University of Cambridge > > CamBRAIN Virtual Journal Club > Cortical and subcortical grey matter micro-structure is associated with polygenic risk for schizophrenia

Cortical and subcortical grey matter micro-structure is associated with polygenic risk for schizophrenia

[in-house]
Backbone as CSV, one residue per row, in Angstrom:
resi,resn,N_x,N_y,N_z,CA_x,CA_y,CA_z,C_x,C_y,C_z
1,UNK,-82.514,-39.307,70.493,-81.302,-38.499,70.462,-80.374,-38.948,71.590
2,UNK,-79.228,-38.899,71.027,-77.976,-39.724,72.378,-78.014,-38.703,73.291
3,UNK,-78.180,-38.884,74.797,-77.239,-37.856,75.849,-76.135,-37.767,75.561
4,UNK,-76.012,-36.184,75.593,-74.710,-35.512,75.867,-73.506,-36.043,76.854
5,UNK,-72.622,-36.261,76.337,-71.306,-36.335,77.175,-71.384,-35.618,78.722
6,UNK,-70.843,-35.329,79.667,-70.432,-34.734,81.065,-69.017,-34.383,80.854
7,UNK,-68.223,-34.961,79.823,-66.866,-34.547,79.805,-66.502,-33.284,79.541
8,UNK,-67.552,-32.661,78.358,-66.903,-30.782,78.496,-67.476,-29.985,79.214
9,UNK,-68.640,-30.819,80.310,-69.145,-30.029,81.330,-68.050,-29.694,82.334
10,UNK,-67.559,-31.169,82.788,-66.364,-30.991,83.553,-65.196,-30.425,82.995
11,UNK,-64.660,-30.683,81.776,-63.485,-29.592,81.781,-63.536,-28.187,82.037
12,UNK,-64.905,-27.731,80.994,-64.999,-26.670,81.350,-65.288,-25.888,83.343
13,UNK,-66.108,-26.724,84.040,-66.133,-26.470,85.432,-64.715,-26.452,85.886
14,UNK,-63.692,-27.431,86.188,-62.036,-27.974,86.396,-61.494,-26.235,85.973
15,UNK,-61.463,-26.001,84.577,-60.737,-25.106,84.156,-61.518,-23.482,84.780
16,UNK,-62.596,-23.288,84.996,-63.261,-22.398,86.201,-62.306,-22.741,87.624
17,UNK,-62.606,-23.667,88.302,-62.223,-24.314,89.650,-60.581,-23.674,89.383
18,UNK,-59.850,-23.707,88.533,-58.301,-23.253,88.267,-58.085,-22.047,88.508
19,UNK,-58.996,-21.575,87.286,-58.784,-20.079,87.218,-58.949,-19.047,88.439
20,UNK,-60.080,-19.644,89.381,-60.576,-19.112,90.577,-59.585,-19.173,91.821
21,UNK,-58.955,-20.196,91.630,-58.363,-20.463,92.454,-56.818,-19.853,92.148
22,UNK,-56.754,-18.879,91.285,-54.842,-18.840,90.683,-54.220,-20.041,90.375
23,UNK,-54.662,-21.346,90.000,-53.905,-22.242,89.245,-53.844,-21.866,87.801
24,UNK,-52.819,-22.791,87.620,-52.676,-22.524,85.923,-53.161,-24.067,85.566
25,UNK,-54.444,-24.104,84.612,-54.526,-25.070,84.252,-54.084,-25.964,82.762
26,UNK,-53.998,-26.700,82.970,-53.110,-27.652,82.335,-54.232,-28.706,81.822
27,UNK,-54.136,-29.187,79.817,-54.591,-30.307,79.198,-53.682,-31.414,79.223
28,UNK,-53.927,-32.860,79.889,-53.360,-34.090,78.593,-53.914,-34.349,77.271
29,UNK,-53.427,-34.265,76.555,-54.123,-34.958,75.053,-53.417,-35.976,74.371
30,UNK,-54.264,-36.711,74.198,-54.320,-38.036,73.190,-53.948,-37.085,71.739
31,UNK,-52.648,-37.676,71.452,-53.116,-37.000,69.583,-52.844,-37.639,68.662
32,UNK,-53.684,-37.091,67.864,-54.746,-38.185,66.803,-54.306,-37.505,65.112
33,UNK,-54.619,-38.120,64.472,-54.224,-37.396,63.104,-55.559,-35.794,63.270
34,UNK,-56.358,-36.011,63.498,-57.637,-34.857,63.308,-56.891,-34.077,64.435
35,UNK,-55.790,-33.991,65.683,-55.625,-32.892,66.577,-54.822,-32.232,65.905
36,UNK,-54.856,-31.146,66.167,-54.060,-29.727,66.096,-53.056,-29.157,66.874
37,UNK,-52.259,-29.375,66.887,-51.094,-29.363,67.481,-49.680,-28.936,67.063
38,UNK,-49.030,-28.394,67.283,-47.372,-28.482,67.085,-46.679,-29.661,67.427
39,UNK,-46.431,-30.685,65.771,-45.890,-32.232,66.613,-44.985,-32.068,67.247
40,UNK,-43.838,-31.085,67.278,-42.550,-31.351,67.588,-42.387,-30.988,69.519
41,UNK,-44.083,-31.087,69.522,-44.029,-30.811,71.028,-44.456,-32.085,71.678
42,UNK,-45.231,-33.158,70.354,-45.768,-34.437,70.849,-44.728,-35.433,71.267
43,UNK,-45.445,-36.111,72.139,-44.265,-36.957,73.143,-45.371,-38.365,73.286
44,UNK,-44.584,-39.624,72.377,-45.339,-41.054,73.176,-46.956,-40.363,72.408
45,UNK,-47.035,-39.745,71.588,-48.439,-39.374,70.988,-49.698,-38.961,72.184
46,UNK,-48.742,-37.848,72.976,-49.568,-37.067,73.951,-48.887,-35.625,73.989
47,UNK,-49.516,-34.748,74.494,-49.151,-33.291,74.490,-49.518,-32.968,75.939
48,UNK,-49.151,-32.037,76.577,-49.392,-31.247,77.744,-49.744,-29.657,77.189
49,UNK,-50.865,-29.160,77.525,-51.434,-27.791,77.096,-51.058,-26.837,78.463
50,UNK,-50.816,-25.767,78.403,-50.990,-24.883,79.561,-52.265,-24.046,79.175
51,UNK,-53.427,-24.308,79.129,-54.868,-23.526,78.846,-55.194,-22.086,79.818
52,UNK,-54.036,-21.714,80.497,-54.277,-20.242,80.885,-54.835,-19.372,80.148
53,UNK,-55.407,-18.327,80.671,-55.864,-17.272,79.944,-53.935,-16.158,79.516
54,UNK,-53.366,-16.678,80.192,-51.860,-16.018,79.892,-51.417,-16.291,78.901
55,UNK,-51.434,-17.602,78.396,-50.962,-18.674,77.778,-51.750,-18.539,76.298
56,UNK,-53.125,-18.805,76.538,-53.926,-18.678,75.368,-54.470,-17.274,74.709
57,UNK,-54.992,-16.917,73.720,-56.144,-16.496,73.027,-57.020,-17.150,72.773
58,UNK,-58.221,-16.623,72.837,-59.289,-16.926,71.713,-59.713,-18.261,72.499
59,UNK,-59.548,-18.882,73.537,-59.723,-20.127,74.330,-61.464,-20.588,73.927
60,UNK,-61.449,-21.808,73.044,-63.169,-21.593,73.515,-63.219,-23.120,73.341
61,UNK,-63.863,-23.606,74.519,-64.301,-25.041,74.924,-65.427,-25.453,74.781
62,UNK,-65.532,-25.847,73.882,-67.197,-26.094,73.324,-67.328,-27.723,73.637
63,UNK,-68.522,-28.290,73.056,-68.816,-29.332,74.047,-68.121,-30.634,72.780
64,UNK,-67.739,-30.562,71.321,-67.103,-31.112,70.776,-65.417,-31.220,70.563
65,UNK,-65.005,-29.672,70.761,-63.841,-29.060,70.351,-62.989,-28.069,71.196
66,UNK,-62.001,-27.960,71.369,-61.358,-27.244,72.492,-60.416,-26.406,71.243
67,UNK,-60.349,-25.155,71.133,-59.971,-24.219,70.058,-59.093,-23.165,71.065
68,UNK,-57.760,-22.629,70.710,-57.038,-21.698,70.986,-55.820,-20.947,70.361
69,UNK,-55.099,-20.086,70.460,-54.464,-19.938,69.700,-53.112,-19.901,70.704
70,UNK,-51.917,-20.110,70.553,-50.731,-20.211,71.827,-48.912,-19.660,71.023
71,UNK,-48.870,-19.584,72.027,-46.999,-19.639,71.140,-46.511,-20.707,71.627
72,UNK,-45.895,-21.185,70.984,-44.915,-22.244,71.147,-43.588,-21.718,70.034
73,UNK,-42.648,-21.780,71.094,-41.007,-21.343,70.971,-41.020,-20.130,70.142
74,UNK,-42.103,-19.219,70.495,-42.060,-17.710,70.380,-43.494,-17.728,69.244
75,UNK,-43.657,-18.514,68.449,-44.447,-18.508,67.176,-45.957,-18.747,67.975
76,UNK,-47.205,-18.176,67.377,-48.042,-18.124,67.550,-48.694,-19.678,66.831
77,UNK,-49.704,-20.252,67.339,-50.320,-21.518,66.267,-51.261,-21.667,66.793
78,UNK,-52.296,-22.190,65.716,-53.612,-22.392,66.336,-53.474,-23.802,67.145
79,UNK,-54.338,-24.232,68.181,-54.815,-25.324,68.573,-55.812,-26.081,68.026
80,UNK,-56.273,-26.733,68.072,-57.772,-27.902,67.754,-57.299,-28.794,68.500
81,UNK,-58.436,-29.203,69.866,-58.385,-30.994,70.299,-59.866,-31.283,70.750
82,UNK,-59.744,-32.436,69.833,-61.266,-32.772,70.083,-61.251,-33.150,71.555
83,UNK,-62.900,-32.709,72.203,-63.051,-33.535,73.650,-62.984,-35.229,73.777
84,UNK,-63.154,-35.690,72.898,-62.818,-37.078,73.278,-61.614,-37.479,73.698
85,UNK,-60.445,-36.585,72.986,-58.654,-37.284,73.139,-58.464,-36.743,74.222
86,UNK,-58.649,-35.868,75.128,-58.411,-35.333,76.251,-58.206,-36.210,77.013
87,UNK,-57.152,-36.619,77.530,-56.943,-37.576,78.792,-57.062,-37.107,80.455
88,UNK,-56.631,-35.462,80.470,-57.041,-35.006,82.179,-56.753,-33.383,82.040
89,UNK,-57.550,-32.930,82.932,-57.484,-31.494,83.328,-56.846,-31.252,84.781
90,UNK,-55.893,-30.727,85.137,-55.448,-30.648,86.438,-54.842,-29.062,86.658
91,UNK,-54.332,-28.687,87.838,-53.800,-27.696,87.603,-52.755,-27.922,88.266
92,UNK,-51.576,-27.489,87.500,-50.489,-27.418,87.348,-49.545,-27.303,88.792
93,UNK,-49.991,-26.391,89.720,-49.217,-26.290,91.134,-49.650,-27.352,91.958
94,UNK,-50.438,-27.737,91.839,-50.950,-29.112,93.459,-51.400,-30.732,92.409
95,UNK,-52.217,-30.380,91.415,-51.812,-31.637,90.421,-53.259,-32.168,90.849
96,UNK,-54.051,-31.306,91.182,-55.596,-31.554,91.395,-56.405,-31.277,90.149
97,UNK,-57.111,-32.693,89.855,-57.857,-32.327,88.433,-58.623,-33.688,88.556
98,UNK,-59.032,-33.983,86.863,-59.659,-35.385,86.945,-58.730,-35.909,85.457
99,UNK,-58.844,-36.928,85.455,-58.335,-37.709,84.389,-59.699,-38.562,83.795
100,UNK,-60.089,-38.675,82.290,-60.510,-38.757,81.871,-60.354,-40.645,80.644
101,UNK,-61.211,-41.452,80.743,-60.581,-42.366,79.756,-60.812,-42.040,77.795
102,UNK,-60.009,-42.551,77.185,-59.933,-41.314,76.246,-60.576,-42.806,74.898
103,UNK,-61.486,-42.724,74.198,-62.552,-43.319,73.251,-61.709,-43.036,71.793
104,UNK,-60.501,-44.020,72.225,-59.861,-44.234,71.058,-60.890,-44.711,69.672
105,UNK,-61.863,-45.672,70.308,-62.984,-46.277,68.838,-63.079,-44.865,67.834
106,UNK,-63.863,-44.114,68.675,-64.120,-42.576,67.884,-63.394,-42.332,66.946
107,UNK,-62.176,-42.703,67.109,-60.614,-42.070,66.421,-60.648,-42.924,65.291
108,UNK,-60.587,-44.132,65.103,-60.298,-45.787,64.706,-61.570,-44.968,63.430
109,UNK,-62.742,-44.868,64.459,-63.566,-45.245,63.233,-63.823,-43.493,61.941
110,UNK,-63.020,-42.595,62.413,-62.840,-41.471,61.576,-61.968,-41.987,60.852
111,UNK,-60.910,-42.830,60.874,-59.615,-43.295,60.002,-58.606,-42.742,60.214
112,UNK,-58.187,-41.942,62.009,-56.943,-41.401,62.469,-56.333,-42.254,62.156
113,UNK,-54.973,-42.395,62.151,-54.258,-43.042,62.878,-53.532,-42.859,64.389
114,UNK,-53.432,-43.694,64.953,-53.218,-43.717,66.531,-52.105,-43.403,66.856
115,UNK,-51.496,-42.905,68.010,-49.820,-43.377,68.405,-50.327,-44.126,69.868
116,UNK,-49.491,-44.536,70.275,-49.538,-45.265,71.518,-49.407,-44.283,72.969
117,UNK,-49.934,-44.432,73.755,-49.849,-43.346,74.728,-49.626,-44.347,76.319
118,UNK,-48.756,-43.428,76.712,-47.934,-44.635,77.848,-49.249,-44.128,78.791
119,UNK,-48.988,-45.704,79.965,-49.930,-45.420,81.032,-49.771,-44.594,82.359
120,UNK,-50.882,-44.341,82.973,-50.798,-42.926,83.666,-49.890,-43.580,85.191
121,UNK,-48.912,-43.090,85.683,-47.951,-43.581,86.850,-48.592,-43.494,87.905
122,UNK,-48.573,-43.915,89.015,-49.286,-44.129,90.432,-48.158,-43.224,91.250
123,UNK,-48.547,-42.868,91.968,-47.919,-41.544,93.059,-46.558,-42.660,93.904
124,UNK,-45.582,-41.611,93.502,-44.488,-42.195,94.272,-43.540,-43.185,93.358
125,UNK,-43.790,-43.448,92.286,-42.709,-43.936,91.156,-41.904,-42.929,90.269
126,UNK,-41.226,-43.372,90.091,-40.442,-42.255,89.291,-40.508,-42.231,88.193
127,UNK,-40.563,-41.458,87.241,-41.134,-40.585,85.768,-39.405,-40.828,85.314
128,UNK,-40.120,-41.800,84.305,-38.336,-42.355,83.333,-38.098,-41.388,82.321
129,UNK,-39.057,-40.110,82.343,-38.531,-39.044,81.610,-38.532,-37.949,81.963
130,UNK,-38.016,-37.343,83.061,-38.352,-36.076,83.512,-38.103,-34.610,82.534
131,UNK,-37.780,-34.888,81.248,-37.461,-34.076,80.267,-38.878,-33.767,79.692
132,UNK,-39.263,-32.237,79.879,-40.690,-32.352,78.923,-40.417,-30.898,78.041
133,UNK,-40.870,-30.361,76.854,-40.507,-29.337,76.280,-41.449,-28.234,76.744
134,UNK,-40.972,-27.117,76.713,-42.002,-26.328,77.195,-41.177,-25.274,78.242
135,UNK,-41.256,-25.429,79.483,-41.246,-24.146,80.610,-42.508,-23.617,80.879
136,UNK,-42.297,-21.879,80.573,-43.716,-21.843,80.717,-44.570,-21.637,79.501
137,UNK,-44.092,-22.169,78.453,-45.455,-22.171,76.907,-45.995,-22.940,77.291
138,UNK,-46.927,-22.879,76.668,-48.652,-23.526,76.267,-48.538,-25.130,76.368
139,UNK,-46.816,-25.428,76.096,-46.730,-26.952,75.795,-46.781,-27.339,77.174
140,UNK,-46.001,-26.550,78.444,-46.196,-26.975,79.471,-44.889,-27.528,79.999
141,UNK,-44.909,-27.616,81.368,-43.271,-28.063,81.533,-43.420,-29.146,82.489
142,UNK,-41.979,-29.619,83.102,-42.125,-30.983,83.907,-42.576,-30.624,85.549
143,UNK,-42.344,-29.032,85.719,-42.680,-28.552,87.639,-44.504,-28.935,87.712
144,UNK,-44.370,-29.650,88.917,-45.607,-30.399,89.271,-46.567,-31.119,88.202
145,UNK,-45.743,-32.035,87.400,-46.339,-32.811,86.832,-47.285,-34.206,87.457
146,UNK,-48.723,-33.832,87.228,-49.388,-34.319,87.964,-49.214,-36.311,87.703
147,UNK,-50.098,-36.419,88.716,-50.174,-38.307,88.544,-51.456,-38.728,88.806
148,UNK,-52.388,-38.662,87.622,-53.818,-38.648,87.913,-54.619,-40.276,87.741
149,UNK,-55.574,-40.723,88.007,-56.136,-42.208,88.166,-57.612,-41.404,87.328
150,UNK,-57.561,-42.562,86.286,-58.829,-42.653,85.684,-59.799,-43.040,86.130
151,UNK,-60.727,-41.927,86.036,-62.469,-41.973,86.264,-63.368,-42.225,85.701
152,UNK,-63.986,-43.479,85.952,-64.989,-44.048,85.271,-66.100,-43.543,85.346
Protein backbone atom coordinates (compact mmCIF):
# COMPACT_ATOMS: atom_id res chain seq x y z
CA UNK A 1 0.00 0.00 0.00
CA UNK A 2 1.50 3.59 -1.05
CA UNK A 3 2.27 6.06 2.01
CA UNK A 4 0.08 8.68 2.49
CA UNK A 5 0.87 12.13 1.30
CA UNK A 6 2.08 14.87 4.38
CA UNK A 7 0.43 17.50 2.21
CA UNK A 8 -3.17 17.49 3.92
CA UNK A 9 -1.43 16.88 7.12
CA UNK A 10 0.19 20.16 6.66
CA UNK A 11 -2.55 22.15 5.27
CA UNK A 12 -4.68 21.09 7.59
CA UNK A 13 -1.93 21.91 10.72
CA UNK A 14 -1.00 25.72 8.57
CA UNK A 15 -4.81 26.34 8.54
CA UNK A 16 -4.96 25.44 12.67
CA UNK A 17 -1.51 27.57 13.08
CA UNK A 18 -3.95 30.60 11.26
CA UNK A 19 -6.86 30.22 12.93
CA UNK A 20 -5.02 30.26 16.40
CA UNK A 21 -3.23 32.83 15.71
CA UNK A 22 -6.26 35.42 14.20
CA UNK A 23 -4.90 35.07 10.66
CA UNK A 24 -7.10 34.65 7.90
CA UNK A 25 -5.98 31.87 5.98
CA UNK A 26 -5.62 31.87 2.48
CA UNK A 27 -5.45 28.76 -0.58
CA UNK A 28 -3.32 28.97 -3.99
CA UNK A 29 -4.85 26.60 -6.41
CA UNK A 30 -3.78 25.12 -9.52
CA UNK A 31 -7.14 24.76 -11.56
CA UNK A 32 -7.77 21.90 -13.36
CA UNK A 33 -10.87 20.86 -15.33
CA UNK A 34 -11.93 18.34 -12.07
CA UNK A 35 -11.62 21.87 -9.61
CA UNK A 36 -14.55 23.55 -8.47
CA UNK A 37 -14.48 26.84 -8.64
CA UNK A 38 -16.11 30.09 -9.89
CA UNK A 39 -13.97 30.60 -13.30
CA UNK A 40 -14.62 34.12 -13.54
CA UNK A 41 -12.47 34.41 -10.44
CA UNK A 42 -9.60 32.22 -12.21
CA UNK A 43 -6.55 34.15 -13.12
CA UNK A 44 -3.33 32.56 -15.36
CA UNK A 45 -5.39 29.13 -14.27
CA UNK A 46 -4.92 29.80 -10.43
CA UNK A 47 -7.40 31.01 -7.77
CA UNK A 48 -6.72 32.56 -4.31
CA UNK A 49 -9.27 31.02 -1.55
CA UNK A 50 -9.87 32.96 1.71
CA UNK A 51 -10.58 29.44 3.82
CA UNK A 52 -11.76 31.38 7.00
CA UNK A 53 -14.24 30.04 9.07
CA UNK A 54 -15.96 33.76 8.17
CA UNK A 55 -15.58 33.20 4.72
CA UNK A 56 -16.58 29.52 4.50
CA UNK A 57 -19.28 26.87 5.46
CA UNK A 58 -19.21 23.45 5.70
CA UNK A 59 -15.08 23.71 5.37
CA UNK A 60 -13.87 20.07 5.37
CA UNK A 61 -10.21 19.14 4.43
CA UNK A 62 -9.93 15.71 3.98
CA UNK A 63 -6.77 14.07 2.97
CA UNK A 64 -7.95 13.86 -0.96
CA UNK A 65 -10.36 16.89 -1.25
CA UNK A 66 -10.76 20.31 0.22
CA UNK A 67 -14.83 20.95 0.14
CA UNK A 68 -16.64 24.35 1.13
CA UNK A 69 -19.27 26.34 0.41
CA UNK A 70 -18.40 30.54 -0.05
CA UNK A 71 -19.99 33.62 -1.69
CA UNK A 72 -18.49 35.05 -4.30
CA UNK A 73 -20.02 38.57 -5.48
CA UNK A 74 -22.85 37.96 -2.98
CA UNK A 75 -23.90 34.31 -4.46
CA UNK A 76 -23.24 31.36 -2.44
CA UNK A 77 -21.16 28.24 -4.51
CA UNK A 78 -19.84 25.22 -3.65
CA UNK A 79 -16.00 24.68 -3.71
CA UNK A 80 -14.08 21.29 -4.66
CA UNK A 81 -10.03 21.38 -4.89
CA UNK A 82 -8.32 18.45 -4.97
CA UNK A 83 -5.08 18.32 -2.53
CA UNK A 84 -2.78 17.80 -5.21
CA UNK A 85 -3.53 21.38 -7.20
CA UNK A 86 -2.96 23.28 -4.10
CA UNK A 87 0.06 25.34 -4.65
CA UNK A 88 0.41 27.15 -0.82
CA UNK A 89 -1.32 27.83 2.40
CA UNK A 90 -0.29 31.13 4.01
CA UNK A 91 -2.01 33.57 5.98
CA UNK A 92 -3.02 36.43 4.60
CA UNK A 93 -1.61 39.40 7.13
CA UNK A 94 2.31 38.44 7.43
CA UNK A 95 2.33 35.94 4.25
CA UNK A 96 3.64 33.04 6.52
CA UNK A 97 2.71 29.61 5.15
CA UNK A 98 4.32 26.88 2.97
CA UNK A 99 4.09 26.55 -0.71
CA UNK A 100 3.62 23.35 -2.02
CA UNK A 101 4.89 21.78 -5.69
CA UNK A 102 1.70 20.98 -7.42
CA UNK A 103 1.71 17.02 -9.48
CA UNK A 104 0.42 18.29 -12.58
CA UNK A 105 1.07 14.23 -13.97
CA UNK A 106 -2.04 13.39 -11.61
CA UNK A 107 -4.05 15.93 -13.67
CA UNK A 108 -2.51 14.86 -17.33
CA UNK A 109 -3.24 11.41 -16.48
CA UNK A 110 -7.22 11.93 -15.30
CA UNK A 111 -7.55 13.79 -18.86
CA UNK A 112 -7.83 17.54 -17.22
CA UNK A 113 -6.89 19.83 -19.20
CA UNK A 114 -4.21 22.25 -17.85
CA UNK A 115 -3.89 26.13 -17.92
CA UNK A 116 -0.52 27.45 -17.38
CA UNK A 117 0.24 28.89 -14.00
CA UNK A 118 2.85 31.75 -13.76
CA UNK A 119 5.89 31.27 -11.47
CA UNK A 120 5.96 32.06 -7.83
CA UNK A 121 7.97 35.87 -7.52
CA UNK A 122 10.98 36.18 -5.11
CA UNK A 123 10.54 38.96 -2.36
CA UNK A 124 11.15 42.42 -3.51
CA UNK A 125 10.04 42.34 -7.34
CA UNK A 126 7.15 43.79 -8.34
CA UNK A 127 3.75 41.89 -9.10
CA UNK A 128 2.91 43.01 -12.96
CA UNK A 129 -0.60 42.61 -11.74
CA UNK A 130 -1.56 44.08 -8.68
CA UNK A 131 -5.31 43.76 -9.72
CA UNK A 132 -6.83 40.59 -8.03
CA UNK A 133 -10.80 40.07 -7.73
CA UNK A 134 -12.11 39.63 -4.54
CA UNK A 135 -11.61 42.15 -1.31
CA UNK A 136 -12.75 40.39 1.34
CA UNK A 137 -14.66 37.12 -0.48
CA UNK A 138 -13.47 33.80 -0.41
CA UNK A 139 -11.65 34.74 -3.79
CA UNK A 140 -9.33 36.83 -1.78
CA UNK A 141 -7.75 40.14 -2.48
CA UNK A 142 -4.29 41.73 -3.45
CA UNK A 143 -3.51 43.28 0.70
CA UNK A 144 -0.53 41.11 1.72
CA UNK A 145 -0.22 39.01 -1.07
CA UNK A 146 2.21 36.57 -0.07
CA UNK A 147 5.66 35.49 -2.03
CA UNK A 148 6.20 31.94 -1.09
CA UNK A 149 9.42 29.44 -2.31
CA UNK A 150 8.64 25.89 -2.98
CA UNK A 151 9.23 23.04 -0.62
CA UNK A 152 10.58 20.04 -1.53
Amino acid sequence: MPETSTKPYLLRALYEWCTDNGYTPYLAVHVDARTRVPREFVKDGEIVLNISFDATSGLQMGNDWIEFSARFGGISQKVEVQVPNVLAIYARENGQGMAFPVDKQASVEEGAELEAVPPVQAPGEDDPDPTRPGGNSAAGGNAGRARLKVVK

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Background: Recent discovery of hundreds of common gene variants associated with schizophrenia has enabled polygenic risk scores (PRS) to be measured in the population. It is hypothesized that normal variation in genetic risk of schizophrenia should be associated with MRI changes in brain morphometry and tissue composition. Methods: We used the largest extant genome-wide association dataset (N = 69,369 cases and N = 236,642 healthy controls) to measure PRS for schizophrenia in a large sample of adults from the UK Biobank (Nmax = 29,878) who had multiple micro- and macro-structural MRI metrics measured at each of 180 cortical areas and seven subcortical structures. Linear mixed effect models were used to investigate associations between schizophrenia PRS and brain structure at global and regional scales, controlled for multiple comparisons. Results: Micro-structural phenotypes were more robustly associated with schizophrenia PRS than macro-structural phenotypes. Polygenic risk was significantly associated with reduced neurite density index (NDI) at global brain scale, at 149 cortical regions, and five subcortical structures. Other micro-structural parameters, e.g., fractional anisotropy, that were correlated with NDI were also significantly associated with schizophrenia PRS . Genetic effects on multiple MRI phenotypes were co-located in temporal, cingulate and prefrontal cortical areas, insula, and hippocampus. (Preprint:

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